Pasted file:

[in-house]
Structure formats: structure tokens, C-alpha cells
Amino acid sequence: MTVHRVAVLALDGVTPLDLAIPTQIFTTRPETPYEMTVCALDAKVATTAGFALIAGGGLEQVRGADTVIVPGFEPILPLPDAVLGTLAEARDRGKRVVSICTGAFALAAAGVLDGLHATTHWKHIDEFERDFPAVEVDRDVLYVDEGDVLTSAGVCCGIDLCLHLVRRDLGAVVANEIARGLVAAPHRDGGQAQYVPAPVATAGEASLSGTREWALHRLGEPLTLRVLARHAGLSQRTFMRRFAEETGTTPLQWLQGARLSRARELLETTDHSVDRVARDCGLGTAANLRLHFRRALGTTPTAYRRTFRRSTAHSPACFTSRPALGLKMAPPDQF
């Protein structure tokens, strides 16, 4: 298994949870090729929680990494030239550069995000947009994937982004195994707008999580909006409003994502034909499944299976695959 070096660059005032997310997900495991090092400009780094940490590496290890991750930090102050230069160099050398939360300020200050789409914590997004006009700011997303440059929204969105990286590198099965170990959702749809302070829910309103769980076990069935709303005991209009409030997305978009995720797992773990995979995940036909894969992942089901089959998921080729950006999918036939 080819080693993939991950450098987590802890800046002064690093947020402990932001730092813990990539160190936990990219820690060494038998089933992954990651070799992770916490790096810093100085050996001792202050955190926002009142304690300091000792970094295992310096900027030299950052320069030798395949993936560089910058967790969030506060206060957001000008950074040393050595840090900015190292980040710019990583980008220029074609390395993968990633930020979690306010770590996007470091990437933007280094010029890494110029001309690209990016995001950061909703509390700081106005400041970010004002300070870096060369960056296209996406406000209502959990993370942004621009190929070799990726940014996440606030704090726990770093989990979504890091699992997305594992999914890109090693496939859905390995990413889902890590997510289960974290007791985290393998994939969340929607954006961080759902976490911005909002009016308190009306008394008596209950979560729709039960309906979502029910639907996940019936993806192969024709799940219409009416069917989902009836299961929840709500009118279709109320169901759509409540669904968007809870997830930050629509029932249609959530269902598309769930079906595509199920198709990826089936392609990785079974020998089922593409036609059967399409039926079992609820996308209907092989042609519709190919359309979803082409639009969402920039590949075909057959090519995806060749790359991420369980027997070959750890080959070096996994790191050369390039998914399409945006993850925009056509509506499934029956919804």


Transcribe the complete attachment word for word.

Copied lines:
[in-house]
Structure formats: structure tokens, C-alpha cells
Amino acid sequence: MTVHRVAVLALDGVTPLDLAIPTQIFTTRPETPYEMTVCALDAKVATTAGFALIAGGGLEQVRGADTVIVPGFEPILPLPDAVLGTLAEARDRGKRVVSICTGAFALAAAGVLDGLHATTHWKHIDEFERDFPAVEVDRDVLYVDEGDVLTSAGVCCGIDLCLHLVRRDLGAVVANEIARGLVAAPHRDGGQAQYVPAPVATAGEASLSGTREWALHRLGEPLTLRVLARHAGLSQRTFMRRFAEETGTTPLQWLQGARLSRARELLETTDHSVDRVARDCGLGTAANLRLHFRRALGTTPTAYRRTFRRSTAHSPACFTSRPALGLKMAPPDQF
């Protein structure tokens, strides 16, 4: 298994949870090729929680990494030239550069995000947009994937982004195994707008999580909006409003994502034909499944299976695959 070096660059005032997310997900495991090092400009780094940490590496290890991750930090102050230069160099050398939360300020200050789409914590997004006009700011997303440059929204969105990286590198099965170990959702749809302070829910309103769980076990069935709303005991209009409030997305978009995720797992773990995979995940036909894969992942089901089959998921080729950006999918036939 080819080693993939991950450098987590802890800046002064690093947020402990932001730092813990990539160190936990990219820690060494038998089933992954990651070799992770916490790096810093100085050996001792202050955190926002009142304690300091000792970094295992310096900027030299950052320069030798395949993936560089910058967790969030506060206060957001000008950074040393050595840090900015190292980040710019990583980008220029074609390395993968990633930020979690306010770590996007470091990437933007280094010029890494110029001309690209990016995001950061909703509390700081106005400041970010004002300070870096060369960056296209996406406000209502959990993370942004621009190929070799990726940014996440606030704090726990770093989990979504890091699992997305594992999914890109090693496939859905390995990413889902890590997510289960974290007791985290393998994939969340929607954006961080759902976490911005909002009016308190009306008394008596209950979560729709039960309906979502029910639907996940019936993806192969024709799940219409009416069917989902009836299961929840709500009118279709109320169901759509409540669904968007809870997830930050629509029932249609959530269902598309769930079906595509199920198709990826089936392609990785079974020998089922593409036609059967399409039926079992609820996308209907092989042609519709190919359309979803082409639009969402920039590949075909057959090519995806060749790359991420369980027997070959750890080959070096996994790191050369390039998914399409945006993850925009056509509506499934029956919804």